Bridge to Terabithia, based on the 1997 novel by Katherine Paterson, is a touching story about two children, both social outcasts, who together escape their daily struggles by visiting the imaginary land of Terabithia. In this pretend world, Jesse and Leslie reign as the King and Queen and spend much of their time fixing up their castle and battling imaginary creatures. The movie is an emotional tale and a terrific film. My only complaint is that the films marketing is completely misleading (more on that later).
As the only boy among five children, Jesse Aarons (Josh Hutcherson, from RV) just doesnt fit in. His love of art conflicts with his fathers (Robert Patrick, Terminator) hard working blue-collar ethics. His days are spent being tormented on the bus by 8th graders and being picked on by his classmates. His hopes of proving his mastery of, well, anything (in this case, a foot race) are dashed when new-girl-in-school Leslie (AnnaSophia Robb, Violet from Charlie and the Chocolate Factory) beats all the boys. Leslie is no social butterfly herself; her unique clothing style alienates her from her classmates, and her parents are authors who lock themselves away for days on end working on fiction novels. The two social misfits quickly become friends, spending their after school hours exploring the woods behind their home an area that the two dub Terabithia.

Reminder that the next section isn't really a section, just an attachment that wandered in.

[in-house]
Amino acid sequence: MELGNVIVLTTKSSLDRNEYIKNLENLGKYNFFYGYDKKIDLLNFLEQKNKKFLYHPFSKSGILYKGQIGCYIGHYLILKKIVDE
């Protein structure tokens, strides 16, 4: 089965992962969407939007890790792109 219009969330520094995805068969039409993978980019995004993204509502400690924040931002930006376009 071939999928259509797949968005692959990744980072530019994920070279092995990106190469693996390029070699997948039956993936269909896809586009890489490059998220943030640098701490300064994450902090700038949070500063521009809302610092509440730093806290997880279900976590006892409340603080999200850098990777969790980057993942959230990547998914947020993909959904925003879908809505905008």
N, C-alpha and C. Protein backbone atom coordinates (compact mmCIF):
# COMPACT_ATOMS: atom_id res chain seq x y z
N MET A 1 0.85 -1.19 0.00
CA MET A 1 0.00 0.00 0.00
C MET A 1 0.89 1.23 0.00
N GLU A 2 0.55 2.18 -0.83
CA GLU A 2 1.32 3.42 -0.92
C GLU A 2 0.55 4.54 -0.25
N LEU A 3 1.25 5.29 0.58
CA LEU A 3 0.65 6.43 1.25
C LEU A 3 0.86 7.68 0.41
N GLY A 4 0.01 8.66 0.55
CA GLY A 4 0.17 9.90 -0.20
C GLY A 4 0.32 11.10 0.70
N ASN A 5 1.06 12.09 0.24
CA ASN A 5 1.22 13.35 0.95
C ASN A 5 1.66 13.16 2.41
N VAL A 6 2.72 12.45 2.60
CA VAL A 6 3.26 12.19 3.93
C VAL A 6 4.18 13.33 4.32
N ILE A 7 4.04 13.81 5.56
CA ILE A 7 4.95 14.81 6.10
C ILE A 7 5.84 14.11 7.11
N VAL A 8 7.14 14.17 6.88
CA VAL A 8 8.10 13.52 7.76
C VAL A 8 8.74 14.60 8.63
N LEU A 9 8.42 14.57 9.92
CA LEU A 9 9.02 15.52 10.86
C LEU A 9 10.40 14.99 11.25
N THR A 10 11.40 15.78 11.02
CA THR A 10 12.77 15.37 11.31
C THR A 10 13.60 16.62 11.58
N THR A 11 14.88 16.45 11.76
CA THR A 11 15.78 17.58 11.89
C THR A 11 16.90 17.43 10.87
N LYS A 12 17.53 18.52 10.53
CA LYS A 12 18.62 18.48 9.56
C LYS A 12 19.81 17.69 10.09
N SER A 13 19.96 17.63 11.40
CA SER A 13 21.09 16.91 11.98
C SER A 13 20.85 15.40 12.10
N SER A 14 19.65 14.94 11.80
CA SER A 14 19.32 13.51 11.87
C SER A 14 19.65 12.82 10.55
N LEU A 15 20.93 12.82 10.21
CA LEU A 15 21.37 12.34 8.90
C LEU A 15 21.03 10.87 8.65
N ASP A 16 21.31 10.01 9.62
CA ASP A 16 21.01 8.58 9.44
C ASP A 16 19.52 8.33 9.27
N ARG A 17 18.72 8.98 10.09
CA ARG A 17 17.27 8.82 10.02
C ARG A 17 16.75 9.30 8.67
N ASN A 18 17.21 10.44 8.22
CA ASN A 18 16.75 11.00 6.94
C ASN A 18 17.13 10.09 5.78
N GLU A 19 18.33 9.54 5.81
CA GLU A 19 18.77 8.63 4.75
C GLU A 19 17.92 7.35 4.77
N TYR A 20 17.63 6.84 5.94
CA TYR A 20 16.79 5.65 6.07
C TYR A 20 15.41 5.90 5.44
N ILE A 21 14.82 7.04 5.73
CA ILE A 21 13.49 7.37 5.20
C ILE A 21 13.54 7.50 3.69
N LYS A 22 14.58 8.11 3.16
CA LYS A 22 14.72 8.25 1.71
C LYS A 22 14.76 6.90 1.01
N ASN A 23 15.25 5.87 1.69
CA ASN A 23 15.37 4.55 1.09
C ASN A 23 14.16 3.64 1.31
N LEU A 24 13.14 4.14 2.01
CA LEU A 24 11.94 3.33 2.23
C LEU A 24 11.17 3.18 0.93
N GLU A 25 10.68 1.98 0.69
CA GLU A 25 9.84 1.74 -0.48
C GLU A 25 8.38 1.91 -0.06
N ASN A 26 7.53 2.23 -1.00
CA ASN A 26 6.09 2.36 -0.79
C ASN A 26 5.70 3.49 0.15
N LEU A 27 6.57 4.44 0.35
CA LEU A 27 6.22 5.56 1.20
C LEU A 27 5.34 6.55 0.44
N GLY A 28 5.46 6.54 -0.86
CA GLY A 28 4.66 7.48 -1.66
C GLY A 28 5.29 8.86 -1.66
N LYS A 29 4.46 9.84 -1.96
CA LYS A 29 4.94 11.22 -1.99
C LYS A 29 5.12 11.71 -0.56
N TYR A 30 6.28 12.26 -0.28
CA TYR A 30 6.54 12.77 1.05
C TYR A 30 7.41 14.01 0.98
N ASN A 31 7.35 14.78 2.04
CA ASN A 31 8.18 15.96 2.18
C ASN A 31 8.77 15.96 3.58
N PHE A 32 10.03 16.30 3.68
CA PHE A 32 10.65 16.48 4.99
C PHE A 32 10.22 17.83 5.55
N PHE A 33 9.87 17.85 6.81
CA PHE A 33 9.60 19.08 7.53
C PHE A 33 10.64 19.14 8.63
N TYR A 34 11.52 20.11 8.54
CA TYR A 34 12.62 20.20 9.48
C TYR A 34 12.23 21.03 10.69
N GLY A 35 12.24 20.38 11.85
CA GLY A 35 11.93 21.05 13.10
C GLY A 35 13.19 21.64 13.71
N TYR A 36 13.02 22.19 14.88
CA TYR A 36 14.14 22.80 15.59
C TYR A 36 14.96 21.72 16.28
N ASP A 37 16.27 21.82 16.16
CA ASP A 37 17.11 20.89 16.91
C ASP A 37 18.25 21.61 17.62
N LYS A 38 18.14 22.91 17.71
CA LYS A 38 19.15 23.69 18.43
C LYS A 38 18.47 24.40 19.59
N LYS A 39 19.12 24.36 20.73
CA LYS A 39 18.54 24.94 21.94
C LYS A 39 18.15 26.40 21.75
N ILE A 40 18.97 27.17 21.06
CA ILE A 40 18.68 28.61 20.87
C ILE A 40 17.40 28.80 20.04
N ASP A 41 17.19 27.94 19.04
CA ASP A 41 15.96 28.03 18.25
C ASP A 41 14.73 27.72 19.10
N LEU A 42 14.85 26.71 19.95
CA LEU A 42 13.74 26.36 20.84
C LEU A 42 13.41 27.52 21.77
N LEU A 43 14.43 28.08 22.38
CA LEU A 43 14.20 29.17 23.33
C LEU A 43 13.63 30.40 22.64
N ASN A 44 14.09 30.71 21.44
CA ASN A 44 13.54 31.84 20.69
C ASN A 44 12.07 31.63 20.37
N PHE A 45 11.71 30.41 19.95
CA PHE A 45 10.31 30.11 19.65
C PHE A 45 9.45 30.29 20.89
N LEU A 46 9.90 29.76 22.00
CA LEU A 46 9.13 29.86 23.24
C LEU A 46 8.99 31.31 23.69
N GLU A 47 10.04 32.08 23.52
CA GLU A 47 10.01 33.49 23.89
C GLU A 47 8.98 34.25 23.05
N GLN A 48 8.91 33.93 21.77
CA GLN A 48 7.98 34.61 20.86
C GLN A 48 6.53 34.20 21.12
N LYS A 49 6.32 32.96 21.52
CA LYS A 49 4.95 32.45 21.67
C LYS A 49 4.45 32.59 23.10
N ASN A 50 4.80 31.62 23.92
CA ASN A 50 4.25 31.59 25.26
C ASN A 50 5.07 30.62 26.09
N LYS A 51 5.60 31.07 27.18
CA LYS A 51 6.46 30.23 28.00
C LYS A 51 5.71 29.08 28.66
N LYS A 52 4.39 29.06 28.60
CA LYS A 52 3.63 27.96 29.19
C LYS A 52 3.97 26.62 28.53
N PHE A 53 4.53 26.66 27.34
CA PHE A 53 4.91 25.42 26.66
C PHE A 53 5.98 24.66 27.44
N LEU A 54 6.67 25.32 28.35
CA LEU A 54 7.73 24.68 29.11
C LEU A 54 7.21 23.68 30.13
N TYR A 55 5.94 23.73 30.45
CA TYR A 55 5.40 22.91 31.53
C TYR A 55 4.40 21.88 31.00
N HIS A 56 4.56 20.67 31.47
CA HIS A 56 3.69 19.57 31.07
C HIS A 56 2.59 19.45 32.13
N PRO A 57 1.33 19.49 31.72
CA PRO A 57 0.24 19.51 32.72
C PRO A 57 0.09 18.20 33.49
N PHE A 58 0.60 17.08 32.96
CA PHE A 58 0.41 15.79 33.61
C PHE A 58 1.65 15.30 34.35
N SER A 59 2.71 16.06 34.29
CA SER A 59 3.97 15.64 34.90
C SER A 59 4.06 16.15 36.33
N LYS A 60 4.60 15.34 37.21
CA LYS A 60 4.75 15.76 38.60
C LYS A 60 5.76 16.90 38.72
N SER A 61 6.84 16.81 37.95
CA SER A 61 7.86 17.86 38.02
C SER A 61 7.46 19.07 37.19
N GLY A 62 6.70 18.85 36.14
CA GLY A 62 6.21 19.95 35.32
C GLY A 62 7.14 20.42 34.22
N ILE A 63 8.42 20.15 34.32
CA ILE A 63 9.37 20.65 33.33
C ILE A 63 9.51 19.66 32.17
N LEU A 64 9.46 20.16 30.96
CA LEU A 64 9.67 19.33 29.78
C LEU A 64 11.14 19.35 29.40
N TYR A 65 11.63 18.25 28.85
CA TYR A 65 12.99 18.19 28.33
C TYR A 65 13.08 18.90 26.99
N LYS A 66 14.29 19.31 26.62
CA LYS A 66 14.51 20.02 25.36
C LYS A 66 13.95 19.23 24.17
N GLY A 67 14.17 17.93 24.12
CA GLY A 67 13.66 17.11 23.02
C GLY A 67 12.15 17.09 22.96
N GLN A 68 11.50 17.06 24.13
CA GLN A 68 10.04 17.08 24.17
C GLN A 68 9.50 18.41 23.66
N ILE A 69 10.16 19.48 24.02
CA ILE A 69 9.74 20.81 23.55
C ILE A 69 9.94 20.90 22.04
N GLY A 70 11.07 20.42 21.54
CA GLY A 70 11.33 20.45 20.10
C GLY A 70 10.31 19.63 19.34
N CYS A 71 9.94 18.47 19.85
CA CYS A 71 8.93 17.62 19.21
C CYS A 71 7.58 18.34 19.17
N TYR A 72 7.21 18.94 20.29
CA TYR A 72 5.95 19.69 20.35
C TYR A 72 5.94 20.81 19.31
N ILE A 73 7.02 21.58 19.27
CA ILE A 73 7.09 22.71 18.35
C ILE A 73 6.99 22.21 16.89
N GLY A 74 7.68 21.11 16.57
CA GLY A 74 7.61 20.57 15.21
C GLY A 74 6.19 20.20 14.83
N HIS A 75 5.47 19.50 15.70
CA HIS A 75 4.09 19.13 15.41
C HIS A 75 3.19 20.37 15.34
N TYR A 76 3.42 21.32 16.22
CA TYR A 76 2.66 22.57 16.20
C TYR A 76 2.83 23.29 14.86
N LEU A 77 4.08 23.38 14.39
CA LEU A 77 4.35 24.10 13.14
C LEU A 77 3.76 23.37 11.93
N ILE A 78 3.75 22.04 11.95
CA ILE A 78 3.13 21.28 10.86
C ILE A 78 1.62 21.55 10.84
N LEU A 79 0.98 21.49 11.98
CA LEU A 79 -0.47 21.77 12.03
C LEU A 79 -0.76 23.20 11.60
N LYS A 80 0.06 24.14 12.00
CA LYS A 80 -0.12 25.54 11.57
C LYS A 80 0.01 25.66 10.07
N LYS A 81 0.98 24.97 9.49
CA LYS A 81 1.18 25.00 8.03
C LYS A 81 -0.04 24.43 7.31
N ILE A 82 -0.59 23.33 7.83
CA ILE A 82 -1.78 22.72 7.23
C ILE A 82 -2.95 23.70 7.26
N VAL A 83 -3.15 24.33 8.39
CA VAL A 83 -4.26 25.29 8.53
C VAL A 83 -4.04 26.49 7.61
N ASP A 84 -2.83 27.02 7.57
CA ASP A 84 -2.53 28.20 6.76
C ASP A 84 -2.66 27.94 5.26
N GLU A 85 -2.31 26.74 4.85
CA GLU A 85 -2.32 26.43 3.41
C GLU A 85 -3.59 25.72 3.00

In this new imaginary land, Jesses bullying classmates become evil critters to be fought, and Leslie imagines dragonflies as a hoard of friendly warriors. Eventually, the twos imaginations are no match for reality. When a major character within the film dies, the scope of the film changes dramatically and this is where my complaint about the films marketing begins.
Those who have seen the trailer (like myself) imagine Bridge to Terabithia to fall somewhere between The Wizard of Oz and Narnia; however, the trailer is intentionally misleading. Although the overwhelming majority of the movies commercials show the imaginary land of Terabithia, no more than fifteen minutes of the film take place there. In fact, the wide-angle, cinematic shot of the Castle of Terabithia actually appears in the films closing shot!
I do think Bridge to Terabithia is a fantastic film. That being said, I also feel like the victim of the old bait-and-switch technique. Had I known the true subject, scope and situations presented within the film, I would have taken my wife to see it instead of my five-year-old son Mason. While theres nothing particularly inappropriate for a young child to see, chances are the majority of the films themes will go directly over their heads, leaving them pining for more of the imaginary place the trailers promised us.
Or, as Mason put it as we were leaving the theater, Daddy, did we just see the right movie?